The 26th annual Victoria Pride Parade filled downtown streets with glitter, music, rainbows and joy Sunday morning. (Nina Grossman/News Staff)

Opinion: Red Deer Public School division needs to have Pride Week

To err is human.

We have often heard that adage.

But the Red Deer Public School board’s recent decision, to not have a district-wide Pride Week, no longer seems like an error in judgment.

The school board trustees had the chance to reconsider their original decision, when presentations were made by the members of the LGBTQ community and their allies at a school board meeting on March 10.

The school division closed the door on Pride Week in mid-February when it opted instead for a Diversity Week. The motion by one of the trustees to establish Pride Week was defeated 2-4. A motion for a Diversity Week later passed 4-2.

There is plenty of debate on this decision. Some feel a division-wide Diversity Week, which would be inclusive of everyone, should be enough and sends a message that everyone is important – that giving the LGBTQ youth ‘special treatment’ is not the way to go.

This ongoing debate reminds us of what we saw worldwide and even in Red Deer last summer. Black Lives Matter movement advocates took to downtown Red Deer streets while the All Lives Matter group held counter protests.

When people celebrate Pride Week or stand up for the Black Lives Matter movement they aren’t saying that other people don’t matter or aren’t as important. It isn’t about elevating one group over another. They are asking that we, as a community, recognize the unique struggles these groups continue to face.

Put it this way: We celebrate Mother’s Day in May every year by making her breakfast and showering her with presents and love. But that doesn’t mean we don’t love our moms on the other 364 days of the year, does it? Or that we love mom more than we love dad?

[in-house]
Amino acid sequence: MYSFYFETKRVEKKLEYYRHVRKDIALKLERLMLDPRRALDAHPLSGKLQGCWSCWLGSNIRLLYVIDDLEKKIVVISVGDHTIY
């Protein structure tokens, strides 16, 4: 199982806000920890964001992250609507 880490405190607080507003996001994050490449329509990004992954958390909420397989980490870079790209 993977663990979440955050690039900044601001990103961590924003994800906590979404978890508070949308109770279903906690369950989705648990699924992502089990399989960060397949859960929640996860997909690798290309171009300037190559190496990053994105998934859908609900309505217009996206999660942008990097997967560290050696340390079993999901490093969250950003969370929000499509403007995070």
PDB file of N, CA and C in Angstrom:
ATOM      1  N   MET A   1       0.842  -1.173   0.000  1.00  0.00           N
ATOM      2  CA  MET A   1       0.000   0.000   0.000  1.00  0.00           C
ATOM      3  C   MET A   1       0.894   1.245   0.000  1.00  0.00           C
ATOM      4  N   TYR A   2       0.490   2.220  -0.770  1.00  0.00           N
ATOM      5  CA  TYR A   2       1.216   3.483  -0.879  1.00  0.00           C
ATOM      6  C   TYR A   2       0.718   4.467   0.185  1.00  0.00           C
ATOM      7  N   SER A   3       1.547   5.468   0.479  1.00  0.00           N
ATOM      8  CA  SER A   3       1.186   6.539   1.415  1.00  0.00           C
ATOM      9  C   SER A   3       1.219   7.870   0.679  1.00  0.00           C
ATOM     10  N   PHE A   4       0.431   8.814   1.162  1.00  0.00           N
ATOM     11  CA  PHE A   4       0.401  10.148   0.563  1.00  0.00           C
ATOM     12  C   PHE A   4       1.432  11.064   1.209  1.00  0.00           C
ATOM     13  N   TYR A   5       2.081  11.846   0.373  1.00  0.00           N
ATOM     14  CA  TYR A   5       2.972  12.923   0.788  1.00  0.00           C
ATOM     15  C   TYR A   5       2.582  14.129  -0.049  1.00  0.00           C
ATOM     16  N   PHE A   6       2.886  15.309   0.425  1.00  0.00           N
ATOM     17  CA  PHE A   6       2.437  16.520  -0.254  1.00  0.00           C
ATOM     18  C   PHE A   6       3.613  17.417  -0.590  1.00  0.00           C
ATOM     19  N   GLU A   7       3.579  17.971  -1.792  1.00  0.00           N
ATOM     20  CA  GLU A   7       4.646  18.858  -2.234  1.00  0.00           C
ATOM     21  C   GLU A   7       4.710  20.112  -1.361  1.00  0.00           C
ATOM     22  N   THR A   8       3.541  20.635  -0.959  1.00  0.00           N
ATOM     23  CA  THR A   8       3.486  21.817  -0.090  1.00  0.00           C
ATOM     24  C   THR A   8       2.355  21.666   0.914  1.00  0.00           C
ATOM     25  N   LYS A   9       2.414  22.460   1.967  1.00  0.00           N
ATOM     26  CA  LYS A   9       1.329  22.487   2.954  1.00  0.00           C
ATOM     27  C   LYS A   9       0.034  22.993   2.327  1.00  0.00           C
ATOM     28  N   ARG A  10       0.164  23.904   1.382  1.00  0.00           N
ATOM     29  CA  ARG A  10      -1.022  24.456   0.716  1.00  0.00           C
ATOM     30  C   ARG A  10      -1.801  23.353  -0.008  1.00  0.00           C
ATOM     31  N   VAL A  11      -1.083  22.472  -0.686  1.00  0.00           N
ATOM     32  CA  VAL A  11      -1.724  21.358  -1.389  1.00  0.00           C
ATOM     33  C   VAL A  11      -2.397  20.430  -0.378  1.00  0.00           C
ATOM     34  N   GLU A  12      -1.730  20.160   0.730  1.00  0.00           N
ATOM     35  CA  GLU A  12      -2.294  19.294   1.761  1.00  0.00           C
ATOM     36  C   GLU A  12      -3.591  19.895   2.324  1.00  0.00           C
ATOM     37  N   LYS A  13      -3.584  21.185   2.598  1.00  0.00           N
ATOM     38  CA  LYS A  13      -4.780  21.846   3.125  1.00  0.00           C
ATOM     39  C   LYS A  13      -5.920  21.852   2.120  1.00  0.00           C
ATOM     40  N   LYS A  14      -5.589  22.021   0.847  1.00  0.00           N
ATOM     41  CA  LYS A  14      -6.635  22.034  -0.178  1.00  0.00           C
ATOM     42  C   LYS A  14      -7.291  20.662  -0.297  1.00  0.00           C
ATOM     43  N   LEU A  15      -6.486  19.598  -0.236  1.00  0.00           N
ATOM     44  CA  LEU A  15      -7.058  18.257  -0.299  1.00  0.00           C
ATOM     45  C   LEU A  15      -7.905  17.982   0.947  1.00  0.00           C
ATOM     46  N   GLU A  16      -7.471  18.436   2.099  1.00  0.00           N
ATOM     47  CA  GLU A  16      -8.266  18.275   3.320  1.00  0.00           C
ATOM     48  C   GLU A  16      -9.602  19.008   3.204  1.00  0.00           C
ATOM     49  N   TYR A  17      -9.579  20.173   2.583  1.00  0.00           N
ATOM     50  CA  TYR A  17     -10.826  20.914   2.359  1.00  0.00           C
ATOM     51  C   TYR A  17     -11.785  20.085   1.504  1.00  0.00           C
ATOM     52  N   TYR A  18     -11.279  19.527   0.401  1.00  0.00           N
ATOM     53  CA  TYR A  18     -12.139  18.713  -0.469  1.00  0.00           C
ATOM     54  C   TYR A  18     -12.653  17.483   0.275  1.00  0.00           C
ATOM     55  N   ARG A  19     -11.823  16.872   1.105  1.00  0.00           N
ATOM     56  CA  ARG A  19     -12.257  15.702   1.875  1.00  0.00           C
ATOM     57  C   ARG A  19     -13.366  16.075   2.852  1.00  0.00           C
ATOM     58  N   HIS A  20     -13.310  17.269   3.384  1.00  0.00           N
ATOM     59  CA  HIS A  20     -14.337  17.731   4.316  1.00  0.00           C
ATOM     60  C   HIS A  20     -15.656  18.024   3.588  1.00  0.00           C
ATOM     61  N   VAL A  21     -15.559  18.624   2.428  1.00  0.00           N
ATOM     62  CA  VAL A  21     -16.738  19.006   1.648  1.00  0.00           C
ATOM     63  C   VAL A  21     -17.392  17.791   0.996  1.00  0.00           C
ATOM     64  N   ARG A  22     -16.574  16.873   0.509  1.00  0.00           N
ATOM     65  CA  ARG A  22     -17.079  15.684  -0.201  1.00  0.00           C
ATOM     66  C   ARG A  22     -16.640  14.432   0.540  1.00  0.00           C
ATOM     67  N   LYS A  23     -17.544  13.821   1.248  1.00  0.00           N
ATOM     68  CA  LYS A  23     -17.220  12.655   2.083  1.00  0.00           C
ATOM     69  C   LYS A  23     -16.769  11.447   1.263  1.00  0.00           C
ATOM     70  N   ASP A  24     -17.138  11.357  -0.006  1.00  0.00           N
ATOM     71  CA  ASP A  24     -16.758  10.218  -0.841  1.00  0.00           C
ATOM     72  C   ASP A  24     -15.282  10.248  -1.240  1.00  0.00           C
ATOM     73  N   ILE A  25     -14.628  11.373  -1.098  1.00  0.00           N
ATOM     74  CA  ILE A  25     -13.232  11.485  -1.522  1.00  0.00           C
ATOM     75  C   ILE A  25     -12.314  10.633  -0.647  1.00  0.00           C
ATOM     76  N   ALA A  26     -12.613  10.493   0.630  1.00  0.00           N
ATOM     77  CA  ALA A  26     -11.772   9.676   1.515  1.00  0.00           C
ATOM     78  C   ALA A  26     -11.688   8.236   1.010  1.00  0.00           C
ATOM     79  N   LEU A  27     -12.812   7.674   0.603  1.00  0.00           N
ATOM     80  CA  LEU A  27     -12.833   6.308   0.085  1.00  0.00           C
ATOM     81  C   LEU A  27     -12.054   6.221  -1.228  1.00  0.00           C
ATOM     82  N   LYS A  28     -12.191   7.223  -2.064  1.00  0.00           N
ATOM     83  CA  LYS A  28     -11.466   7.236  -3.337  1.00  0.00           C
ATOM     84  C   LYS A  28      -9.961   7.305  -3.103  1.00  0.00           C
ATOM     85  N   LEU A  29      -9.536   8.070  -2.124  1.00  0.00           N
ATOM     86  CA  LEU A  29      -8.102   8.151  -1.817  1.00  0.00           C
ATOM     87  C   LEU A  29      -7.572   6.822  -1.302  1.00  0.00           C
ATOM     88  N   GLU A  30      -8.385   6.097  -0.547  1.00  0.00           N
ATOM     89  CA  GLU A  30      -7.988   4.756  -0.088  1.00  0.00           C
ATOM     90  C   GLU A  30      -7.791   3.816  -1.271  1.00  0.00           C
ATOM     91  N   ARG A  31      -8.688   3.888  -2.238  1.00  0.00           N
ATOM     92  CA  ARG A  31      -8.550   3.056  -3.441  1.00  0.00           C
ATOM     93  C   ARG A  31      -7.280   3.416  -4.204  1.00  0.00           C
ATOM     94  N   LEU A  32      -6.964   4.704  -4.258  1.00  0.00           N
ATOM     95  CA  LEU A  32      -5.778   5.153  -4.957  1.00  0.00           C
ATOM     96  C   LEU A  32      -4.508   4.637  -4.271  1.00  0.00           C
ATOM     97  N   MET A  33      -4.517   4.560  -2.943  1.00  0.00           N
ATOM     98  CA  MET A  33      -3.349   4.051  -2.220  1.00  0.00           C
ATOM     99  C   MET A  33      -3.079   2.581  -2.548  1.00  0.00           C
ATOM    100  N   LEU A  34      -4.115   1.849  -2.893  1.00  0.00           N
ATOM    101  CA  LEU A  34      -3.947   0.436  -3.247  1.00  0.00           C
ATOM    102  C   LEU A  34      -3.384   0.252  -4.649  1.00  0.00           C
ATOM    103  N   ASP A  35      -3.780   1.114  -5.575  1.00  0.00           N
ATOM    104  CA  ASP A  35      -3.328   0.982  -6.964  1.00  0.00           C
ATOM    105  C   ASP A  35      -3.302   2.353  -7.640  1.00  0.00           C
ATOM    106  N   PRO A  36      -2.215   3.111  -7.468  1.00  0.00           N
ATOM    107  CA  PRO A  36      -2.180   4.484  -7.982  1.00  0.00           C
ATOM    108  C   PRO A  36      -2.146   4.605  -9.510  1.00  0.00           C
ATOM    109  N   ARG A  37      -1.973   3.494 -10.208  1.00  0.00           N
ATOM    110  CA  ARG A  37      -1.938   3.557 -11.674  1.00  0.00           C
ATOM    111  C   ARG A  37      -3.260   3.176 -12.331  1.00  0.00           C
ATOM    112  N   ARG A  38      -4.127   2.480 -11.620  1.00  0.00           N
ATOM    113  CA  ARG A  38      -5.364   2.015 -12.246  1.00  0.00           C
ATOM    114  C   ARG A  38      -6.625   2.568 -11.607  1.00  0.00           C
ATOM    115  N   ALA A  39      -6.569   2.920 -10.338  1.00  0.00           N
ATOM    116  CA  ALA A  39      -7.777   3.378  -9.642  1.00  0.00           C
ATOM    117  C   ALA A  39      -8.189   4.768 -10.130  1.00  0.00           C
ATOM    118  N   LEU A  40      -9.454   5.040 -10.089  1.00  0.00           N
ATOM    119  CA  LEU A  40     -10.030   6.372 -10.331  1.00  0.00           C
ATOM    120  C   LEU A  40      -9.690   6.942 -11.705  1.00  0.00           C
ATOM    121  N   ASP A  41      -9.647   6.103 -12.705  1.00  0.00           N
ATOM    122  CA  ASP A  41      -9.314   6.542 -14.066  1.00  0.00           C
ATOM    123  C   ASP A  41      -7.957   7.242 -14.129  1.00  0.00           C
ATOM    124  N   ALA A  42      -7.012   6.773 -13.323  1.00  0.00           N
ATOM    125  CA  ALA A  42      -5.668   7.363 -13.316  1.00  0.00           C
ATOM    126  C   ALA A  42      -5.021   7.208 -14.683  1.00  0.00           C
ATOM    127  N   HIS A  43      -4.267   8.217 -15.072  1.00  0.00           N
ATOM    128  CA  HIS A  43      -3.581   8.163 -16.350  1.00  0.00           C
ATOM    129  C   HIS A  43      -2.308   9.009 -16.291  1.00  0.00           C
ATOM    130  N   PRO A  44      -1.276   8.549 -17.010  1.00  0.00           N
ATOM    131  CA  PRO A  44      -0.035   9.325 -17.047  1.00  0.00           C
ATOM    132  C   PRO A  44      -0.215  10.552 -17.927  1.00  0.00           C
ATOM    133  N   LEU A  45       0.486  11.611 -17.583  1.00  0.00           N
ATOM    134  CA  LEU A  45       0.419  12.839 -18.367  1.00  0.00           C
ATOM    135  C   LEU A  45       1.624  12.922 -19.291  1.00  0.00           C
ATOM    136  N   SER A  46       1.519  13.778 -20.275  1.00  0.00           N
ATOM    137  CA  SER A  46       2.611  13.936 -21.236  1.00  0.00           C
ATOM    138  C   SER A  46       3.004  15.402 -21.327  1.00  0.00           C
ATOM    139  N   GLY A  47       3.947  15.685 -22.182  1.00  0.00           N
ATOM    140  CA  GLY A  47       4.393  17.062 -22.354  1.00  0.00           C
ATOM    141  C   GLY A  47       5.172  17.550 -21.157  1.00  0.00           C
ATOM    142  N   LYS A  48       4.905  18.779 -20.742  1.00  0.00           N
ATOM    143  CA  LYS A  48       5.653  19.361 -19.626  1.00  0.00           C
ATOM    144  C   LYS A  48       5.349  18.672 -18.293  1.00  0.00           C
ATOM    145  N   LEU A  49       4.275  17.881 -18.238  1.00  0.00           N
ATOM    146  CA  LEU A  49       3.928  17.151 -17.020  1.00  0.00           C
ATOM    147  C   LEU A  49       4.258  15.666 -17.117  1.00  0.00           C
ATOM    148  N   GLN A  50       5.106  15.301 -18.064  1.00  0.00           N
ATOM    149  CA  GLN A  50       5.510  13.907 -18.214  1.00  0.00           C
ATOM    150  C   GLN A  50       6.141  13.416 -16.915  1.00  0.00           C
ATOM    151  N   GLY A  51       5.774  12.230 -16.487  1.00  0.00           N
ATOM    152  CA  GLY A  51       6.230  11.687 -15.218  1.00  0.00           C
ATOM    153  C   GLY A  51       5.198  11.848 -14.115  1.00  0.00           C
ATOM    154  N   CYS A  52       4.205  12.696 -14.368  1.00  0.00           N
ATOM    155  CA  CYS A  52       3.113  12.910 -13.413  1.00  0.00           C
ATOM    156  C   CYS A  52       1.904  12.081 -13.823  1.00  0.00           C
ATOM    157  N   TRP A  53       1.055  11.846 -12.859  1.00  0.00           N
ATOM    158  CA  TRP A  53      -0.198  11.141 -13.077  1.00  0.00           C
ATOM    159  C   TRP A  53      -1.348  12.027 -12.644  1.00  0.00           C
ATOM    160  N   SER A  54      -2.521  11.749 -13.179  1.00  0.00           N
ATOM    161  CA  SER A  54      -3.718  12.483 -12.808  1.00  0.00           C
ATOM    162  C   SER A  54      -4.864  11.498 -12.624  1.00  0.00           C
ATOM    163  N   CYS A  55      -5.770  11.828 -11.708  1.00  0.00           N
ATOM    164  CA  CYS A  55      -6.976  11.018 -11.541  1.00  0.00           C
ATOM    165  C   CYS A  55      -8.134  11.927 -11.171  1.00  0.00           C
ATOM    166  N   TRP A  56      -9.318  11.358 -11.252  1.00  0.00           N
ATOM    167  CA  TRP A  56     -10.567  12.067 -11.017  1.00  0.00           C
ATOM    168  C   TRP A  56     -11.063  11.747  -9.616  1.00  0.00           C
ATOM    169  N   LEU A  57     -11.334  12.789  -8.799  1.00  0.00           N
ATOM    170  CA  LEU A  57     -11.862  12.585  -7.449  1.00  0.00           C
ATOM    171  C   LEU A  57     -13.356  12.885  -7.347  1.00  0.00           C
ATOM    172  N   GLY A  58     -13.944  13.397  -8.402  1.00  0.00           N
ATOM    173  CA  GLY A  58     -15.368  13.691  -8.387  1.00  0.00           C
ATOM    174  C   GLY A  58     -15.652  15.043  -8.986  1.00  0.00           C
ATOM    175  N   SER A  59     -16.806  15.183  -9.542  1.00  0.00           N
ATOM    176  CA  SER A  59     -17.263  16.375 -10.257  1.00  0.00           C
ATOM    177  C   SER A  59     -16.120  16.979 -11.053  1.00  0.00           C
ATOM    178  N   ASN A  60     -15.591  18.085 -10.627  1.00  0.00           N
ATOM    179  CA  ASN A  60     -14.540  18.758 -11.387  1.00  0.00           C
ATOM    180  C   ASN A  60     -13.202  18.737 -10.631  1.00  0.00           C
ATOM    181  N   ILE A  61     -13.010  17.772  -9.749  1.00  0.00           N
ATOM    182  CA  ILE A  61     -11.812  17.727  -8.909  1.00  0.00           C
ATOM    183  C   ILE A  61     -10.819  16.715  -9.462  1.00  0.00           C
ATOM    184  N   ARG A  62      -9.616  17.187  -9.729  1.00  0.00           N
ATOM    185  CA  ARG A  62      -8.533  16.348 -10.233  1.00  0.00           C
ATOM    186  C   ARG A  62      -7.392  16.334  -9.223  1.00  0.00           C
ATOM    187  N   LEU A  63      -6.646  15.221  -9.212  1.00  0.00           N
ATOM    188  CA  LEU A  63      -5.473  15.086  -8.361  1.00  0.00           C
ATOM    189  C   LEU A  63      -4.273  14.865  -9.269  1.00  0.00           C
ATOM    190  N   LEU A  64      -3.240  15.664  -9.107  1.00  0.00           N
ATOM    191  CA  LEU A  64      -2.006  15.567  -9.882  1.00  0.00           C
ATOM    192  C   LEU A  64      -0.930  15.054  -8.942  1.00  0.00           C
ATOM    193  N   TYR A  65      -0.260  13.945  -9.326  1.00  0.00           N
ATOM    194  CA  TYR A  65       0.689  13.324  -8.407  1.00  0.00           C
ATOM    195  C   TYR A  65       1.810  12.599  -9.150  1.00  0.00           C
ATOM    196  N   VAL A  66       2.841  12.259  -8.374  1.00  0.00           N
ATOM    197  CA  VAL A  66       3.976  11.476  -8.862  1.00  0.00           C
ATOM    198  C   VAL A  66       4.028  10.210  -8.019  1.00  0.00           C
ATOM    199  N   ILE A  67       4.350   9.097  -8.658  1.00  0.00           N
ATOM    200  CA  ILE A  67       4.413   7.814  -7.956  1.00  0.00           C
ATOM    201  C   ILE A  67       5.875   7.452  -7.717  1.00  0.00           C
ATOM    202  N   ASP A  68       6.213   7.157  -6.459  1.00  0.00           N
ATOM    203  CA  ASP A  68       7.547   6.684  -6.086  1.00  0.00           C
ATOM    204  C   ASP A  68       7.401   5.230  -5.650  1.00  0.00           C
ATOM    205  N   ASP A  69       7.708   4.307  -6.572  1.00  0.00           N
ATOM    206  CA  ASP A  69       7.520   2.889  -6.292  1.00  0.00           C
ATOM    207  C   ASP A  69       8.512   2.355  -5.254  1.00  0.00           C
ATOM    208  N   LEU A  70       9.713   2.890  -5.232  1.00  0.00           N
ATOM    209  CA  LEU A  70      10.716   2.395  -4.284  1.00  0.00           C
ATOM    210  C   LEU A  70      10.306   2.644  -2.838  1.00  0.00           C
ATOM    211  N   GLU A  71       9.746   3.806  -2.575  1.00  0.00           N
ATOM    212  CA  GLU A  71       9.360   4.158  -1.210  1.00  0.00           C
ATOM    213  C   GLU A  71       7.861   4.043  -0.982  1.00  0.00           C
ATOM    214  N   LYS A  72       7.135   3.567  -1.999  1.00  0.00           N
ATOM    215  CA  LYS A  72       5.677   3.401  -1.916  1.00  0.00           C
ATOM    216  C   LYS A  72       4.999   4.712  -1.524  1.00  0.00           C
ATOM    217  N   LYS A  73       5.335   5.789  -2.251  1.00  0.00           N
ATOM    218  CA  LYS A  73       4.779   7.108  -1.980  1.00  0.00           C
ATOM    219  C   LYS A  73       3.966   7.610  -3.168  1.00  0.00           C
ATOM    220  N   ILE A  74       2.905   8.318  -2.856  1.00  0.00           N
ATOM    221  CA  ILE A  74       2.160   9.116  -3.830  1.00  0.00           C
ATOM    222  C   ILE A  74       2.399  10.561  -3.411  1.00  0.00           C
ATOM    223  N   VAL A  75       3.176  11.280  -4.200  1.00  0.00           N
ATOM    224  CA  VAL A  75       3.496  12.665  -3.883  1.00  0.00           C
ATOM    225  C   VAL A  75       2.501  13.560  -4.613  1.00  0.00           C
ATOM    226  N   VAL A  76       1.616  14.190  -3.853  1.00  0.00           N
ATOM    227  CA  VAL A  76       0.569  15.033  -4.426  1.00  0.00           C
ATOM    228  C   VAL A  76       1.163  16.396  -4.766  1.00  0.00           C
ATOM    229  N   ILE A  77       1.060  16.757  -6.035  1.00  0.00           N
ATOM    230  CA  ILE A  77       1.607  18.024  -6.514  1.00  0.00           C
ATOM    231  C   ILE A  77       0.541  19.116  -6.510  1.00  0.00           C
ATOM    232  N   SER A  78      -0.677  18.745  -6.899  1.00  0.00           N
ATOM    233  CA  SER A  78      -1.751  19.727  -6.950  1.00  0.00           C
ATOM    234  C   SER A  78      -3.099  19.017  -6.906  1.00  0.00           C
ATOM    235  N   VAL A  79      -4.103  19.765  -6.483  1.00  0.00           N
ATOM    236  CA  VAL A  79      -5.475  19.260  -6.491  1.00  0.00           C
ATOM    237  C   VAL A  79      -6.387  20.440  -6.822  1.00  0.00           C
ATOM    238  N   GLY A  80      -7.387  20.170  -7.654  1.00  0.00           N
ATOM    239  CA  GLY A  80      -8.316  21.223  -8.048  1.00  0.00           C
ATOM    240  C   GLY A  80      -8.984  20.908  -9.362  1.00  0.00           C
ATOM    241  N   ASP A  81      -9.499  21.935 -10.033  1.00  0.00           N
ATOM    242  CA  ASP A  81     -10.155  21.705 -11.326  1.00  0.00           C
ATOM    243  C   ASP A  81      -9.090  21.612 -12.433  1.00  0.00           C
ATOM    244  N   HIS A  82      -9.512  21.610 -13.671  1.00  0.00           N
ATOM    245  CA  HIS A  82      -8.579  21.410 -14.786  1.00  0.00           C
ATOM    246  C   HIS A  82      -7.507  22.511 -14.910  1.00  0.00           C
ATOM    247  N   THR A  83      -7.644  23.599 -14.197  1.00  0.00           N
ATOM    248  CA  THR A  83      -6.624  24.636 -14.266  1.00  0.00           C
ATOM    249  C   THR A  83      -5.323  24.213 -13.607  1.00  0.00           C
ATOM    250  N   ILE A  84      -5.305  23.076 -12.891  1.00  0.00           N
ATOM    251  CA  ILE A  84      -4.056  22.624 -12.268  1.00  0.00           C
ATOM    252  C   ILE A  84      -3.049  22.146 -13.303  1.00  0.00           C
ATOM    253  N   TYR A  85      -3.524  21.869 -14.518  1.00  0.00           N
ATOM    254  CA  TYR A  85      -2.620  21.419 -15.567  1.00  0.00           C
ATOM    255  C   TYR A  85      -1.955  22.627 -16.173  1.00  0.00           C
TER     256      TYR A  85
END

On its own, there’s nothing wrong with a district-wide Diversity Week celebration. But to compare Diversity and Pride Week, as if one makes up for the other, or to marry the two, is a mistake.

Kristopher Wells, associate professor at MacEwan University, who specializes in sexual and gender minority youth and education, puts it well. He told the Advocate trying to lump everything into a catch-all Diversity Week does a disservice to everyone.

“It’s sort of a bland, generic approach that we might have seen 10 or 15 years ago. Right now we understand the specificity and importance of celebrating the unique identity and cultures of the students who attend our schools. That’s exactly why Pride Week exists.”

Some argue schools should focus on learning and a celebration such as Pride Week shouldn’t be on the table. Although, math and English would be the primary focus of any school, those making this argument need to see that students spend a lot of time at schools, with their peers, where they also learn other skills beyond math and English. They learn about respect, team work, socialization skills and so on.

Unfortunately, they may also come face-to-face with their bully on school grounds.

According to Egale, Canada’s national LGBTQ+ human rights organization, 37 per cent of trans students and 21 per cent of sexual minority students reported being physically harassed or assaulted because of their gender expression. This was seen in the Every Class in Every School Report 2011 available on egale.ca/every-class/.

Thoughts of suicide and suicide-related behaviours are more frequent among LGBTQ youth in comparison to their non-LGBTQ peers, reports Statistics Canada.

According to a fact sheet available on Egale.ca, about 33 per cent of LGB youth have attempted suicide in comparison to seven per cent of youth in general (Saewyc 2007).

These statistics are grim and should show the need for a Pride Week.

A week-long Pride Week can offer LGBTQ youth a safe space to be able to express themselves freely without any judgment.

For others, it can provide an opportunity to show solidarity so together we can have conversations around the movement, educate ourselves and overcome the stigma.

The fact that we are still having to debate this issue today shows us just how badly we need Pride Week in our schools and community.

Mamta Lulla is managing editor at the Red Deer Advocate.

Get local stories you won't find anywhere else right to your inbox.
Sign up here

Just Posted

Red Deer Rebels forward Josh Tarzwell tries to tip a point shot past Lethbridge Hurricanes goalie Car Tetachuk in WHL action Friday night at the Centrium. (Photo by ROB WALLATOR/Red Deer Rebels)
Red Deer Rebels struggles continue, drop seventh straight to Hurricanes

Hurricanes score three power-play goals in 6-3 win

Downtown Red Deer patio restaurants have been busy this summer. Contributed photo
City of Red Deer expediting patio application process for restaurants